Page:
The reasons you clean your contacts is to give increased lens comfort, prolong lens oxygen permeability, and to protect your eyes from infection. The reason you have to disinfect your contact lenses is – as nasty as it may sound – that your eyeball and eyelids are covered in essential bacteria that are kept in check by your body’s immune system. When you remove your contact lens at night it is covered in these essential bacteria. If you don't kill them overnight this will allow the […]

2024-05-21T04:00:00+00:00May 21st, 2024|Blog|

6 Reasons to Wear Great Sunglasses

Sunglasses are more than just a fashion statement – they’re important protection from the hazards of UV light.

If you wear sunglasses mostly for fashion that’s great–just make sure the lenses block UVA and UVB rays.

And if you don’t wear sunglasses, it’s time to start.

Here are your top 6 reasons for wearing sunglasses:

#1–Preventing Skin Cancer

One huge way that sunglasses provide a medical benefit is in the prevention of skin cancer on your eyelids. UV light exposure from the sun is one of the strongest risk factors for the development of skin cancers.  

Each year there are more new cases of skin cancer than the combined incidence of cancers of the breast, prostate, lung and colon.

About 90 percent of non-melanoma skin cancers are associated with exposure to ultraviolet (UV) radiation from the sun.

Your eyelids, especially the lower eyelids, are also susceptible to UV light and they do develop skin cancers somewhat frequently.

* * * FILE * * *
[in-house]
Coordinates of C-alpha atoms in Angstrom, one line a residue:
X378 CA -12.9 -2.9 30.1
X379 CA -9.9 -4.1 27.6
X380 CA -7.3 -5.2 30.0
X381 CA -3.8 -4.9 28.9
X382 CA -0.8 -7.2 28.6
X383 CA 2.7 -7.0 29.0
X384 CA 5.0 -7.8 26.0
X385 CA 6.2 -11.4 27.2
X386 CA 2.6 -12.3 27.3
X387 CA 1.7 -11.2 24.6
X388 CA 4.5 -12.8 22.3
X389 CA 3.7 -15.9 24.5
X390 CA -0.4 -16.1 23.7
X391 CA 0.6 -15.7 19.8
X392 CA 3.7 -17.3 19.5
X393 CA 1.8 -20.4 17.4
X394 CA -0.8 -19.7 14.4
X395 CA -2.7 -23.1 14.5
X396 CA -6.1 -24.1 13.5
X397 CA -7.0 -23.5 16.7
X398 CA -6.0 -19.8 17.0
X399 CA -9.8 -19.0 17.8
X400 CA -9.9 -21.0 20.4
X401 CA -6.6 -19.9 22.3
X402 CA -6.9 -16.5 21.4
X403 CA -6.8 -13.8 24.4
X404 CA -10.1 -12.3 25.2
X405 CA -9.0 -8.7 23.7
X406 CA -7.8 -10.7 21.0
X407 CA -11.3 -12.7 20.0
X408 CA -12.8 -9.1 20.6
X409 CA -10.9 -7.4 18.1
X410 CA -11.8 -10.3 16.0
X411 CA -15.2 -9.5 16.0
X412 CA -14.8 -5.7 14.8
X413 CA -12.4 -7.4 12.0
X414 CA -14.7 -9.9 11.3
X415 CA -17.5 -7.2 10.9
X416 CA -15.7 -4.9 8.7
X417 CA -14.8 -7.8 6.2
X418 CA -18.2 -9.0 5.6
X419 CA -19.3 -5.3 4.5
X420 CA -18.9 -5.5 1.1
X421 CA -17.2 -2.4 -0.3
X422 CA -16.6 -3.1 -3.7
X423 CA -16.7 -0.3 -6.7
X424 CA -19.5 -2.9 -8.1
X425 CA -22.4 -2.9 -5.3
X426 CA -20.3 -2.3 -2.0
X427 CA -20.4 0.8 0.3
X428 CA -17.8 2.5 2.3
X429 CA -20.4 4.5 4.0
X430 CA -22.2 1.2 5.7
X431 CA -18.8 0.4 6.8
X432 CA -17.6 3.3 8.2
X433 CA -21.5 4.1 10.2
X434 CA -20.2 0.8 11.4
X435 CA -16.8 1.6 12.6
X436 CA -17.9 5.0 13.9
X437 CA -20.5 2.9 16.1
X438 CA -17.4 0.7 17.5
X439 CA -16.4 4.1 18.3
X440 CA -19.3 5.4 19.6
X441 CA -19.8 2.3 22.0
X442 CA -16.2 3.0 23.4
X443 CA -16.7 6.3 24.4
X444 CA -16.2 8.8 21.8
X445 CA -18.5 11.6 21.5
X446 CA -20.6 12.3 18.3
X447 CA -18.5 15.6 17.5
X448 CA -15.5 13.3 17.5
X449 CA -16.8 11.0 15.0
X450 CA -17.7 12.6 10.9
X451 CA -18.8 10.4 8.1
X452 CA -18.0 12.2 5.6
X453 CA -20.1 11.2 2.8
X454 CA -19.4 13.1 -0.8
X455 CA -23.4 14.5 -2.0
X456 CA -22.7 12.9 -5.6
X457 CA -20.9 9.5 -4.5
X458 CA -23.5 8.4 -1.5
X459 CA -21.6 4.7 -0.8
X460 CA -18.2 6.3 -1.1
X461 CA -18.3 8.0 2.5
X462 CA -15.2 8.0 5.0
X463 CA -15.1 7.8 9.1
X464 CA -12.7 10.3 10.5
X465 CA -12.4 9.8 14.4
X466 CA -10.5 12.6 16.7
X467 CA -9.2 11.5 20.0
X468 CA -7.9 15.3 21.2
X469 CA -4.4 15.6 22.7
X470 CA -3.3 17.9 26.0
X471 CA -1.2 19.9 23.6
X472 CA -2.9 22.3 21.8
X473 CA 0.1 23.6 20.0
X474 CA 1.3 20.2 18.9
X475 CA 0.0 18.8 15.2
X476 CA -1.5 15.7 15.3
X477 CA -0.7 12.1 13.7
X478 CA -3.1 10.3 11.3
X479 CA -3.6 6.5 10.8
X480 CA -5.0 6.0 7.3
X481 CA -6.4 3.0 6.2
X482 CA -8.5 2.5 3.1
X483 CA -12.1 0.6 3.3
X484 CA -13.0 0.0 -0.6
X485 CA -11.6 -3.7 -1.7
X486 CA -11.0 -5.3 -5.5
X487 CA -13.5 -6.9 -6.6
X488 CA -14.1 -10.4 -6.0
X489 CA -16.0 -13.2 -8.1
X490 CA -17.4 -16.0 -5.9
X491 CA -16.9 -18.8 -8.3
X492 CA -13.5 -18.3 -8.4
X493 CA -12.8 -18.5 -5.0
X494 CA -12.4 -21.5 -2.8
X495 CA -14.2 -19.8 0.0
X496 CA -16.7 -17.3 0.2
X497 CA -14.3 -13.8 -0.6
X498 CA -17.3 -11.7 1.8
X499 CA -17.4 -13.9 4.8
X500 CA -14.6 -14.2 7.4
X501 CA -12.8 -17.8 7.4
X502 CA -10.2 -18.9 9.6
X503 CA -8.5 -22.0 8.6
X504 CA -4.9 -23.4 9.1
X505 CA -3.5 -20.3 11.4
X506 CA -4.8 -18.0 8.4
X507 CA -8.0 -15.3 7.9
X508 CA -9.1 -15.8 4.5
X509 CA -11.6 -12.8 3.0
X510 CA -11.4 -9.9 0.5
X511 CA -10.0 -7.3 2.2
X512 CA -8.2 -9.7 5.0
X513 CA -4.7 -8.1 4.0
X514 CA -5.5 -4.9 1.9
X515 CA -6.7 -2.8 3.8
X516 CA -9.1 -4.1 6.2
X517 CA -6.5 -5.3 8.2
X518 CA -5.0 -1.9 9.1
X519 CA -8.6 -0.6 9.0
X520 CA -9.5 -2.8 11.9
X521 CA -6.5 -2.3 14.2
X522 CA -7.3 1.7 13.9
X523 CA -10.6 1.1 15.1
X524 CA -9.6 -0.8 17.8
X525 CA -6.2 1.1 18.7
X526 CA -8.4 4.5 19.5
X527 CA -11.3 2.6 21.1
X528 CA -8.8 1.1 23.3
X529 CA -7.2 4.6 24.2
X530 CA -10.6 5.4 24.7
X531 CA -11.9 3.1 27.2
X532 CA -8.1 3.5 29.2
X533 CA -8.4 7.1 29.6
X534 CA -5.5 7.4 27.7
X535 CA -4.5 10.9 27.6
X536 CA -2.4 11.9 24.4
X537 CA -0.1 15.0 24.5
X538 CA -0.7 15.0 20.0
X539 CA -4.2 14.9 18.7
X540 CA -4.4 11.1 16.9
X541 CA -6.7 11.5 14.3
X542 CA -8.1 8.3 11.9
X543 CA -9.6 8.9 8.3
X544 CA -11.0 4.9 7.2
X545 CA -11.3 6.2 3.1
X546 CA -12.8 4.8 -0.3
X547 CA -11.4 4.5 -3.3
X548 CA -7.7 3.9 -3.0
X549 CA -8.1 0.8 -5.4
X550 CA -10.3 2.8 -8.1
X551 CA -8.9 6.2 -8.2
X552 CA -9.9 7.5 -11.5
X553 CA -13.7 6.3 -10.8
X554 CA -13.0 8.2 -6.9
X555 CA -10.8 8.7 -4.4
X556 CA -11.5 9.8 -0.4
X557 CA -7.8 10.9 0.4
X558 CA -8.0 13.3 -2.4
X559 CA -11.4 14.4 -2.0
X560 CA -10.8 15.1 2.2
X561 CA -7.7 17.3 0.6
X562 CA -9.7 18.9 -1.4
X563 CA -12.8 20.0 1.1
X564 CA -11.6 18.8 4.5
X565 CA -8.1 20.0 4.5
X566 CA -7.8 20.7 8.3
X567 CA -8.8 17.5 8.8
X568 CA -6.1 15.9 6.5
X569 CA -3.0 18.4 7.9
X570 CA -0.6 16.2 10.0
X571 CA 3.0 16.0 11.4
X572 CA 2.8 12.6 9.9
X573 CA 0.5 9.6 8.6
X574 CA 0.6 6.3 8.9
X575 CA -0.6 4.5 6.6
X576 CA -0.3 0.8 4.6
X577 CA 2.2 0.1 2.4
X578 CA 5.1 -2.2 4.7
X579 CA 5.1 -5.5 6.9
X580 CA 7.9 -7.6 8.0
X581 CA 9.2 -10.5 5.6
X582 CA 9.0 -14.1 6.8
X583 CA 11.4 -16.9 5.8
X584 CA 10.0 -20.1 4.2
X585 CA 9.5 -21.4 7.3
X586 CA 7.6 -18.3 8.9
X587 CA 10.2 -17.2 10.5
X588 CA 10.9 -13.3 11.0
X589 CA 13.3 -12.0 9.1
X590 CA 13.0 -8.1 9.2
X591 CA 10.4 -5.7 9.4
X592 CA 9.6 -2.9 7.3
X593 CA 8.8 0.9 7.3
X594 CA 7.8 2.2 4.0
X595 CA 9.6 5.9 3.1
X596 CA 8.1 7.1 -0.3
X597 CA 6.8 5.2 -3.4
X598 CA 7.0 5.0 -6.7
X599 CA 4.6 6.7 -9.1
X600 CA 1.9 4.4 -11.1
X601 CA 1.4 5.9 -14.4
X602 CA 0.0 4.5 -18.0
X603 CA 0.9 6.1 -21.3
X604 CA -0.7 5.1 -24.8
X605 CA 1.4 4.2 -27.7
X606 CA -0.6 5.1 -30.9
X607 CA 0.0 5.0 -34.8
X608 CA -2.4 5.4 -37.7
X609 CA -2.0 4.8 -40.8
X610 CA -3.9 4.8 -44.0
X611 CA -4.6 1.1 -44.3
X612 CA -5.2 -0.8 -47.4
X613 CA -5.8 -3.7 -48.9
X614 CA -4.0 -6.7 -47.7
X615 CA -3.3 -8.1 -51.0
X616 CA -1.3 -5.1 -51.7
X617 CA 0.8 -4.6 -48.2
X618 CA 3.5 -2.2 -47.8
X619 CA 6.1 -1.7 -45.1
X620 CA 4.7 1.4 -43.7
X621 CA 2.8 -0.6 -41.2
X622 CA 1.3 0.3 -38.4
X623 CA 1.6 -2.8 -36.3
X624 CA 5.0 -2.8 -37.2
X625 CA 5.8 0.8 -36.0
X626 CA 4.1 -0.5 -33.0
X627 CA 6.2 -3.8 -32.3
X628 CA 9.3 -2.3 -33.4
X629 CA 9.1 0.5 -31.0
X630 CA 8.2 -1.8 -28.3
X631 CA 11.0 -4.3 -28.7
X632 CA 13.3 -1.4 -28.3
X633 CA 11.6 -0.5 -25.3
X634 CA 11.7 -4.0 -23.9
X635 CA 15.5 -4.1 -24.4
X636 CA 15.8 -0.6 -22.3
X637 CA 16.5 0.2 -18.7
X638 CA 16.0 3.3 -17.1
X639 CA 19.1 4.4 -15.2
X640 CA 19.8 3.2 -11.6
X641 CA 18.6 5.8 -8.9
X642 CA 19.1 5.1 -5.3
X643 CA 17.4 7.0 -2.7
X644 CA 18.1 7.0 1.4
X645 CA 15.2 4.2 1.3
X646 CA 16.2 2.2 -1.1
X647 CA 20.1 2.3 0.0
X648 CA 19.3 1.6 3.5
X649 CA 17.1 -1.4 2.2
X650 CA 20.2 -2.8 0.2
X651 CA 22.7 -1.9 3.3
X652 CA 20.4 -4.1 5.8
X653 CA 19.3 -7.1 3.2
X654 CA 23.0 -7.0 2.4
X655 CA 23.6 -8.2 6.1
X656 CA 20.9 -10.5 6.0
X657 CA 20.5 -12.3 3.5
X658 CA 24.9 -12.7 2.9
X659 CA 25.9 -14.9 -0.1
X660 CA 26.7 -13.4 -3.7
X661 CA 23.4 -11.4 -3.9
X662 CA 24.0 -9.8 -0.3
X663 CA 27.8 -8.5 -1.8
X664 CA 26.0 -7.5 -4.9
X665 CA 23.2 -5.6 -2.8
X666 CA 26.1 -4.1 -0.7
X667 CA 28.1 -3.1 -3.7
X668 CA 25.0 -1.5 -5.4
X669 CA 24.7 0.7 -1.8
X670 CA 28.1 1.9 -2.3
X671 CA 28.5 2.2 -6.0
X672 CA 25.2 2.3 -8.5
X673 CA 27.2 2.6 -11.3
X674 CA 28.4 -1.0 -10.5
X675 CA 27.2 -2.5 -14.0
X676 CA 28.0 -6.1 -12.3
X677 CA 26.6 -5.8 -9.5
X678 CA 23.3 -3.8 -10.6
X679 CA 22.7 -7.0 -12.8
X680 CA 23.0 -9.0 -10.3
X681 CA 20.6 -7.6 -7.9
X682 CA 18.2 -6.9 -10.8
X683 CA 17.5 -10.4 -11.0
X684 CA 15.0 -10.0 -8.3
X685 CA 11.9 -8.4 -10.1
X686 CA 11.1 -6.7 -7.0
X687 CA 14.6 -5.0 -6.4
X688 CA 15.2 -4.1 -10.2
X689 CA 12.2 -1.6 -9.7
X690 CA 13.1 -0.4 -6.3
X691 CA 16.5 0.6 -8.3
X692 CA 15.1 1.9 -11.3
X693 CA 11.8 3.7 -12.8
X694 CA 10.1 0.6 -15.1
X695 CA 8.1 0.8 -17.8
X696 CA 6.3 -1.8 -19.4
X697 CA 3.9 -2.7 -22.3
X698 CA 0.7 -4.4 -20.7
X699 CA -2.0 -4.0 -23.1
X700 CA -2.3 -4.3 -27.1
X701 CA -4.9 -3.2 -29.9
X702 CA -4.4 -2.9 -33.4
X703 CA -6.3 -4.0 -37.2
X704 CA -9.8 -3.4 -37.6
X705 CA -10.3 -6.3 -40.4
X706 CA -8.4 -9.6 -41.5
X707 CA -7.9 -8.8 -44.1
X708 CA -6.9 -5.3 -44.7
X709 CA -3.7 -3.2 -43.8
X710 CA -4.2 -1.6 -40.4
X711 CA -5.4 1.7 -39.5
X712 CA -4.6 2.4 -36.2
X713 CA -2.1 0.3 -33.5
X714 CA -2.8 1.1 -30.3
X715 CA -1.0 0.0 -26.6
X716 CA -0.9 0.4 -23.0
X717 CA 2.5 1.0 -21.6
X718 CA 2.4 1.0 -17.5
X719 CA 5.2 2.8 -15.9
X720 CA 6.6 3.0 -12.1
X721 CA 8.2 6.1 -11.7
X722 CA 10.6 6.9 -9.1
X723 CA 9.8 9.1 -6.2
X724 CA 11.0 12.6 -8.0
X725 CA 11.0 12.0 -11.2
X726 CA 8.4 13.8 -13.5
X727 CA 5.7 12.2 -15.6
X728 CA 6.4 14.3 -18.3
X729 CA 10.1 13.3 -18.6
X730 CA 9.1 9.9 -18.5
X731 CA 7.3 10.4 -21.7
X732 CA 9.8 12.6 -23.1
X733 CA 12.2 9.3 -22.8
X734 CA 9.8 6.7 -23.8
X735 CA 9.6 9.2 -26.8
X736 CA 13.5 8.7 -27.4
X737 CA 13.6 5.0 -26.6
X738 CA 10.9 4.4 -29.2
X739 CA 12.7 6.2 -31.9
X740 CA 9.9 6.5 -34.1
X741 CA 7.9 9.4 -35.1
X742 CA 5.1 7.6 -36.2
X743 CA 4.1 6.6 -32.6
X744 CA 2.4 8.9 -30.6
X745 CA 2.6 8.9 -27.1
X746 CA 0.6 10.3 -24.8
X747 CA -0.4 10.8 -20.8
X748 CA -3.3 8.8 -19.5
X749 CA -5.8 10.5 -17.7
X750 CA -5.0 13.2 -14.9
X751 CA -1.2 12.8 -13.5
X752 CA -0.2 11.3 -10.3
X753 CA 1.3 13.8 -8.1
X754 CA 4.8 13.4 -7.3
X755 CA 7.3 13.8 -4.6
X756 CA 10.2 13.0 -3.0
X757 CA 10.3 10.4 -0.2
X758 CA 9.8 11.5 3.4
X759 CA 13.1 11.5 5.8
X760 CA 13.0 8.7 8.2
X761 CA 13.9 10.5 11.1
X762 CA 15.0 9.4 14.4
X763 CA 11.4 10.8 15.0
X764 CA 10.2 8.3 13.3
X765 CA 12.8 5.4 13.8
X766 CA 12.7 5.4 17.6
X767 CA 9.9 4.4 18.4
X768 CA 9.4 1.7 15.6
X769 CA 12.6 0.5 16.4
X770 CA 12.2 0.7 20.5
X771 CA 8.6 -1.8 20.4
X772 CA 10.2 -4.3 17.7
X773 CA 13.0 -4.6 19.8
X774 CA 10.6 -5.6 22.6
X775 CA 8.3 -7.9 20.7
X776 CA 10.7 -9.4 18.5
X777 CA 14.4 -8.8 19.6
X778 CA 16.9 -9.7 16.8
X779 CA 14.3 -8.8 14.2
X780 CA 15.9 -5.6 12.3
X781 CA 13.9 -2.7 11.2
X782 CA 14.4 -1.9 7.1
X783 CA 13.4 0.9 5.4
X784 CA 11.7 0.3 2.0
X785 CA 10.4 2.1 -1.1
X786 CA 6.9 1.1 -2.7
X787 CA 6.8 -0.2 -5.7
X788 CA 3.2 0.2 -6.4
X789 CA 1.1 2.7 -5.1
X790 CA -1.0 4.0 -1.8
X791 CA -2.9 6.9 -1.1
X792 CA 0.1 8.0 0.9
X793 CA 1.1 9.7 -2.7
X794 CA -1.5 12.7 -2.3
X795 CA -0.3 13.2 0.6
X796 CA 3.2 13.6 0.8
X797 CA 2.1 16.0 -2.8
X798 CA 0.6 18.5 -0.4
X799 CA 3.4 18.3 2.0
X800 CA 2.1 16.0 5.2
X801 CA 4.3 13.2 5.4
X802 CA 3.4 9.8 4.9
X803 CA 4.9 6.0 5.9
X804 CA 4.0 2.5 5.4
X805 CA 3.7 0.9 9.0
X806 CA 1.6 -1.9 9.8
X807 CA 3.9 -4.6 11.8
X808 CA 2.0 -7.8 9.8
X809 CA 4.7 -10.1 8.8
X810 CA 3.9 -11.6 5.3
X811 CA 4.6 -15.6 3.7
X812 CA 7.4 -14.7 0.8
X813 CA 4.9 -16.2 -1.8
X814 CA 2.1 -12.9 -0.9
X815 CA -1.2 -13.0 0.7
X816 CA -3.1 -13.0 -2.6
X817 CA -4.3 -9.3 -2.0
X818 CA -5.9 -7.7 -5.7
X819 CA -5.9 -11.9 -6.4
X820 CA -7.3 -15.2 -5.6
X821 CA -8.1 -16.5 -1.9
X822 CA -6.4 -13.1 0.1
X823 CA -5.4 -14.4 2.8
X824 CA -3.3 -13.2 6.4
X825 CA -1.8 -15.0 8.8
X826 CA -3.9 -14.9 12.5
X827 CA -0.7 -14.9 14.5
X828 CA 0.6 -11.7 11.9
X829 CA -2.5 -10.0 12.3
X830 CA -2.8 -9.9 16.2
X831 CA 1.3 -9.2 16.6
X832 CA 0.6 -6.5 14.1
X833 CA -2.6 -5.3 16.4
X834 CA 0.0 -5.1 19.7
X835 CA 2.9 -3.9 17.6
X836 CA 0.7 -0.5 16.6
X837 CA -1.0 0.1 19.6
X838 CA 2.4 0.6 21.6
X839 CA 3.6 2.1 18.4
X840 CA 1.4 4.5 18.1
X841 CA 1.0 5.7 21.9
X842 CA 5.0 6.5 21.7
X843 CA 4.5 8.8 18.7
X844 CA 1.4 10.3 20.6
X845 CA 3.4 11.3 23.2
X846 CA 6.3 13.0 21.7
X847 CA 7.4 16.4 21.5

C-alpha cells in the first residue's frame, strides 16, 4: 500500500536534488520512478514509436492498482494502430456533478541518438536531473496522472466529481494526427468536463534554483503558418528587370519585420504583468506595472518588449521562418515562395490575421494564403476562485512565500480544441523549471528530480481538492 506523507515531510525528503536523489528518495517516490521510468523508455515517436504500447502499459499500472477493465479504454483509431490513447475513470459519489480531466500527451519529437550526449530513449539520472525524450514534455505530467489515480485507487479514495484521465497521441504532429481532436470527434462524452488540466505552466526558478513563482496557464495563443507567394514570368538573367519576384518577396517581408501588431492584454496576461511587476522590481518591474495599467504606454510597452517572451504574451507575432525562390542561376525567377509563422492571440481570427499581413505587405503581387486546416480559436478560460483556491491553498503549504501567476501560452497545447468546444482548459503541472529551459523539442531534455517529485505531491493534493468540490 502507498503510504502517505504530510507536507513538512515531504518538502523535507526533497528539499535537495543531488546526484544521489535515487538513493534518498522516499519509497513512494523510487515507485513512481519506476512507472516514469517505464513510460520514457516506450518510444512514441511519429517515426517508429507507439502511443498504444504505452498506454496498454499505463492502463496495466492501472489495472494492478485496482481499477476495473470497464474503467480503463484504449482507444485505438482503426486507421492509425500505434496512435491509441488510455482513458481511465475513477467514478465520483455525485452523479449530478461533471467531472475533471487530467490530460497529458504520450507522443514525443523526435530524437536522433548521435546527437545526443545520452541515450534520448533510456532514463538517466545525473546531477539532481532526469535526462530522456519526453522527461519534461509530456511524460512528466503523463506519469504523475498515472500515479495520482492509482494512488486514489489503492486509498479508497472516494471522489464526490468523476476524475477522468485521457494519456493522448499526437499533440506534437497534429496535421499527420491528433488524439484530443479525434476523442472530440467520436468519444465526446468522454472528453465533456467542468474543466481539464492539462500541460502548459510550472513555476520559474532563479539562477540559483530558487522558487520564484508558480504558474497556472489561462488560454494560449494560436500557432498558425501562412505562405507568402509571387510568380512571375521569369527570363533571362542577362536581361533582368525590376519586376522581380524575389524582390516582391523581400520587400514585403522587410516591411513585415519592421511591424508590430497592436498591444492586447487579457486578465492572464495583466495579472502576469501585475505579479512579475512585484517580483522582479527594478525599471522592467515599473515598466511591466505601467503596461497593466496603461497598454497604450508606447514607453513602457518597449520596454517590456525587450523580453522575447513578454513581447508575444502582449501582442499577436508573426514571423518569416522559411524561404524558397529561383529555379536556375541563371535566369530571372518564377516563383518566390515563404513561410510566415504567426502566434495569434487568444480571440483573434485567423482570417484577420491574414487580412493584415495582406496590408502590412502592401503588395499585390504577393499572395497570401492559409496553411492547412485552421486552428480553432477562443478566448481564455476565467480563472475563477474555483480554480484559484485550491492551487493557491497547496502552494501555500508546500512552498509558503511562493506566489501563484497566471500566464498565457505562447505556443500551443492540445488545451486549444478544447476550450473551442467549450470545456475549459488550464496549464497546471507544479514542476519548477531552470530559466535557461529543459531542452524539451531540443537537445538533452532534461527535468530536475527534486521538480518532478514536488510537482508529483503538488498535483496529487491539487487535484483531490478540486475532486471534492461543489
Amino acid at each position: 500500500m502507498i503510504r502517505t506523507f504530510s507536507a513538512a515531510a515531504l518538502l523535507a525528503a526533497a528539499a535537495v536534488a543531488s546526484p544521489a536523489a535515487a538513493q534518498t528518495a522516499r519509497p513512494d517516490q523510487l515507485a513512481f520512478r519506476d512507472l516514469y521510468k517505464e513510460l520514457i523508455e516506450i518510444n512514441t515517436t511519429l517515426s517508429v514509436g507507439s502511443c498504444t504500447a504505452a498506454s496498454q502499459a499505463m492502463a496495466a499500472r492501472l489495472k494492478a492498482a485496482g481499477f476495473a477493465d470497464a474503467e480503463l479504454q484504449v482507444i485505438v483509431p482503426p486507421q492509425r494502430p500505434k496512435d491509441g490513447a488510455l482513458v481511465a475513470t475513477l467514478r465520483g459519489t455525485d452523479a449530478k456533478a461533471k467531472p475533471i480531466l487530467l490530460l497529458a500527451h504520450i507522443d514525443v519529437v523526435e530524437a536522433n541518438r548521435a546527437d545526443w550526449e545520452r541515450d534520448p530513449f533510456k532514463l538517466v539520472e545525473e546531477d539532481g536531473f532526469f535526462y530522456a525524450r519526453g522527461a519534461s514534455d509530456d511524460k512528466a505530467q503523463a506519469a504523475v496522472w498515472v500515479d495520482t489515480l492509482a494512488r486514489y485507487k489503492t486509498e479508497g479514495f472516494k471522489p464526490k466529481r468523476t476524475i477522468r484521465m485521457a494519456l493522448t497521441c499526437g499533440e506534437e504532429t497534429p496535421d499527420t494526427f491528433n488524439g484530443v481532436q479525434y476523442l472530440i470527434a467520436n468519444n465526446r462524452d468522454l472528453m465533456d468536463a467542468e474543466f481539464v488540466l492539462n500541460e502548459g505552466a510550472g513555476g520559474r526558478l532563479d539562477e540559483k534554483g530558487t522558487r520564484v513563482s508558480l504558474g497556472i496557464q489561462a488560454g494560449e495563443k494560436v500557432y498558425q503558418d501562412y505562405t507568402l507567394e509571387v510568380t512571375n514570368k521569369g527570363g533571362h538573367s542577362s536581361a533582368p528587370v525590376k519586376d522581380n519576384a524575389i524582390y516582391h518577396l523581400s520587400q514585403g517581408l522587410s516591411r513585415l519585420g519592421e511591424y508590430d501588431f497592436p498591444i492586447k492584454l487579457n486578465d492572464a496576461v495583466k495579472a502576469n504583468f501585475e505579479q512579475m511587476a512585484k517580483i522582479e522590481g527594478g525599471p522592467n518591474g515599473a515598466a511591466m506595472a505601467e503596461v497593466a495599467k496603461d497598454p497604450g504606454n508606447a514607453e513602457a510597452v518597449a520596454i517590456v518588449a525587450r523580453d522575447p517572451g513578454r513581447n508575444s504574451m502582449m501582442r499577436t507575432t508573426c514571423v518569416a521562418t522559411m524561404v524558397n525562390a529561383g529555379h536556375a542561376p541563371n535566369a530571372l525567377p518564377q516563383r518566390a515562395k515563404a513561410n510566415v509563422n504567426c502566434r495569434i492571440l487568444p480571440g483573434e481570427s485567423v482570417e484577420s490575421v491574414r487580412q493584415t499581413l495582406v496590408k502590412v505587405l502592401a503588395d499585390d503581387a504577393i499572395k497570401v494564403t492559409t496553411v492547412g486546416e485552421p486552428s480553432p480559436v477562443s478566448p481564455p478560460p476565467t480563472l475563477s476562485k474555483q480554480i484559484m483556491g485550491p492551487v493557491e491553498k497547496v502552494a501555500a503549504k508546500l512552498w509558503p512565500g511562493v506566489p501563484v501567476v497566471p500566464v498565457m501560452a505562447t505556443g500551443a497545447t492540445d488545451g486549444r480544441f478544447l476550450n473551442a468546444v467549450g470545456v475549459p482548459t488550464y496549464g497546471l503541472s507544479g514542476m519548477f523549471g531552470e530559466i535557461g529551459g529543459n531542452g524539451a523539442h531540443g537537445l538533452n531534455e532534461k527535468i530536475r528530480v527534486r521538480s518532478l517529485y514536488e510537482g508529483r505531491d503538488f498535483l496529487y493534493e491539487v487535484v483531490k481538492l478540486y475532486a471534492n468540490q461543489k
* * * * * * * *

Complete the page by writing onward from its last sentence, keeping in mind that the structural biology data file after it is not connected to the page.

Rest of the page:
Many people who now regularly apply sunscreen to help protect them from UV light often don’t get that sunscreen up to the edge of […]

2024-05-14T04:00:00+00:00May 14th, 2024|Blog|

7 Tips for Your Best Eye Exam

The eye holds a unique place in medicine. Your eye doctor can see almost every part of your eye from an exterior view. Other than your skin, almost every other part of your body cannot be fully examined without either entering the body (with a scope) or scanning your body with an imaging device (such as a CAT scan, MRI, or ultrasound).

This gives your eye doctor the ability to find many eye problems just by looking in your eye. Even though that makes diagnosing most problems more straightforward than in other medical specialties, there are still many things you can do to get the most out of your eye exams. Here are the top 7 things you can do to get as much as possible out of your exam.

1) Bring your corrective eyewear with you. Have glasses? Bring them. Have separate pairs for distance and reading? Bring them both. Have contacts? Bring them with you and not just the lenses themselves but the lenses prescription, which is on the box they came in. What […]

2024-05-07T04:00:00+00:00May 7th, 2024|Blog|